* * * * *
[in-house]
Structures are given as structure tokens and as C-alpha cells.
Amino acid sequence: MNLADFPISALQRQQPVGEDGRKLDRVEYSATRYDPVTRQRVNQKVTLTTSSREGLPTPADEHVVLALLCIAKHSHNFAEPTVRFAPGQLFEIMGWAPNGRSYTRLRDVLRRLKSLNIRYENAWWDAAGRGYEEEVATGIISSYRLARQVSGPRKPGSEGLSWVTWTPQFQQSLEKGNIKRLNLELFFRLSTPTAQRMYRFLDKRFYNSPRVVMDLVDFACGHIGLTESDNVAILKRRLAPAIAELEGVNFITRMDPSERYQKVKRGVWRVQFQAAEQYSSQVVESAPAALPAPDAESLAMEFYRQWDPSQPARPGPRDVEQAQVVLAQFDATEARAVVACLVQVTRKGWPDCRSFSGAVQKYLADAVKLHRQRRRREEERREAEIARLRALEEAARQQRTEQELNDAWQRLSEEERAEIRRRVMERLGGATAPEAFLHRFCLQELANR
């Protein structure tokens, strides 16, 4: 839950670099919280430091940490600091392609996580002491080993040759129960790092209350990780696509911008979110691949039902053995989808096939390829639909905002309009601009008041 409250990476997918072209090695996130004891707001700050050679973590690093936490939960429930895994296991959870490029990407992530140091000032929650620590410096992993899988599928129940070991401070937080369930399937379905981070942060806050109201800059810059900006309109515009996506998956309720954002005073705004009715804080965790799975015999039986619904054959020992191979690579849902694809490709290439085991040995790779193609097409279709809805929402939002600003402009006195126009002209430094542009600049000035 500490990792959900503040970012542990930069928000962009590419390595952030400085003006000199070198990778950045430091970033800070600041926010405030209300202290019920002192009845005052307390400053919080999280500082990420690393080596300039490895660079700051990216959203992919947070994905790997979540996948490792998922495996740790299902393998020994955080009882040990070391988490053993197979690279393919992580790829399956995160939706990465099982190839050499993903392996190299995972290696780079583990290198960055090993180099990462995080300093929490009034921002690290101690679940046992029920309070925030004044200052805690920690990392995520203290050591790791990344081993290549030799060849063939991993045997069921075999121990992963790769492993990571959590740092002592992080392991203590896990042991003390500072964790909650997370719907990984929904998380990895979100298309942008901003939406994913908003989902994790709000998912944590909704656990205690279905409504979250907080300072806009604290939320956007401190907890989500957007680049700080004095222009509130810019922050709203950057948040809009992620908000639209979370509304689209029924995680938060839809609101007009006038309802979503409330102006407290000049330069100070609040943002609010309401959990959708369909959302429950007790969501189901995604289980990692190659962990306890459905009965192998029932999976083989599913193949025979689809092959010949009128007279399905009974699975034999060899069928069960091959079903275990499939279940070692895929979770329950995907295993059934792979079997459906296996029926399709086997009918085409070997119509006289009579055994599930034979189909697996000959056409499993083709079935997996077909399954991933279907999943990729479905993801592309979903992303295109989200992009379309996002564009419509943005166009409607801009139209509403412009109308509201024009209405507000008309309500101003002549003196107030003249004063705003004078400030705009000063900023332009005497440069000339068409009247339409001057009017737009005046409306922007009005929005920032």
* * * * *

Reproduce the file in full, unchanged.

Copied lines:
[in-house]
Structures are given as structure tokens and as C-alpha cells.
Amino acid sequence: MNLADFPISALQRQQPVGEDGRKLDRVEYSATRYDPVTRQRVNQKVTLTTSSREGLPTPADEHVVLALLCIAKHSHNFAEPTVRFAPGQLFEIMGWAPNGRSYTRLRDVLRRLKSLNIRYENAWWDAAGRGYEEEVATGIISSYRLARQVSGPRKPGSEGLSWVTWTPQFQQSLEKGNIKRLNLELFFRLSTPTAQRMYRFLDKRFYNSPRVVMDLVDFACGHIGLTESDNVAILKRRLAPAIAELEGVNFITRMDPSERYQKVKRGVWRVQFQAAEQYSSQVVESAPAALPAPDAESLAMEFYRQWDPSQPARPGPRDVEQAQVVLAQFDATEARAVVACLVQVTRKGWPDCRSFSGAVQKYLADAVKLHRQRRRREEERREAEIARLRALEEAARQQRTEQELNDAWQRLSEEERAEIRRRVMERLGGATAPEAFLHRFCLQELANR
């Protein structure tokens, strides 16, 4: 839950670099919280430091940490600091392609996580002491080993040759129960790092209350990780696509911008979110691949039902053995989808096939390829639909905002309009601009008041 409250990476997918072209090695996130004891707001700050050679973590690093936490939960429930895994296991959870490029990407992530140091000032929650620590410096992993899988599928129940070991401070937080369930399937379905981070942060806050109201800059810059900006309109515009996506998956309720954002005073705004009715804080965790799975015999039986619904054959020992191979690579849902694809490709290439085991040995790779193609097409279709809805929402939002600003402009006195126009002209430094542009600049000035 500490990792959900503040970012542990930069928000962009590419390595952030400085003006000199070198990778950045430091970033800070600041926010405030209300202290019920002192009845005052307390400053919080999280500082990420690393080596300039490895660079700051990216959203992919947070994905790997979540996948490792998922495996740790299902393998020994955080009882040990070391988490053993197979690279393919992580790829399956995160939706990465099982190839050499993903392996190299995972290696780079583990290198960055090993180099990462995080300093929490009034921002690290101690679940046992029920309070925030004044200052805690920690990392995520203290050591790791990344081993290549030799060849063939991993045997069921075999121990992963790769492993990571959590740092002592992080392991203590896990042991003390500072964790909650997370719907990984929904998380990895979100298309942008901003939406994913908003989902994790709000998912944590909704656990205690279905409504979250907080300072806009604290939320956007401190907890989500957007680049700080004095222009509130810019922050709203950057948040809009992620908000639209979370509304689209029924995680938060839809609101007009006038309802979503409330102006407290000049330069100070609040943002609010309401959990959708369909959302429950007790969501189901995604289980990692190659962990306890459905009965192998029932999976083989599913193949025979689809092959010949009128007279399905009974699975034999060899069928069960091959079903275990499939279940070692895929979770329950995907295993059934792979079997459906296996029926399709086997009918085409070997119509006289009579055994599930034979189909697996000959056409499993083709079935997996077909399954991933279907999943990729479905993801592309979903992303295109989200992009379309996002564009419509943005166009409607801009139209509403412009109308509201024009209405507000008309309500101003002549003196107030003249004063705003004078400030705009000063900023332009005497440069000339068409009247339409001057009017737009005046409306922007009005929005920032």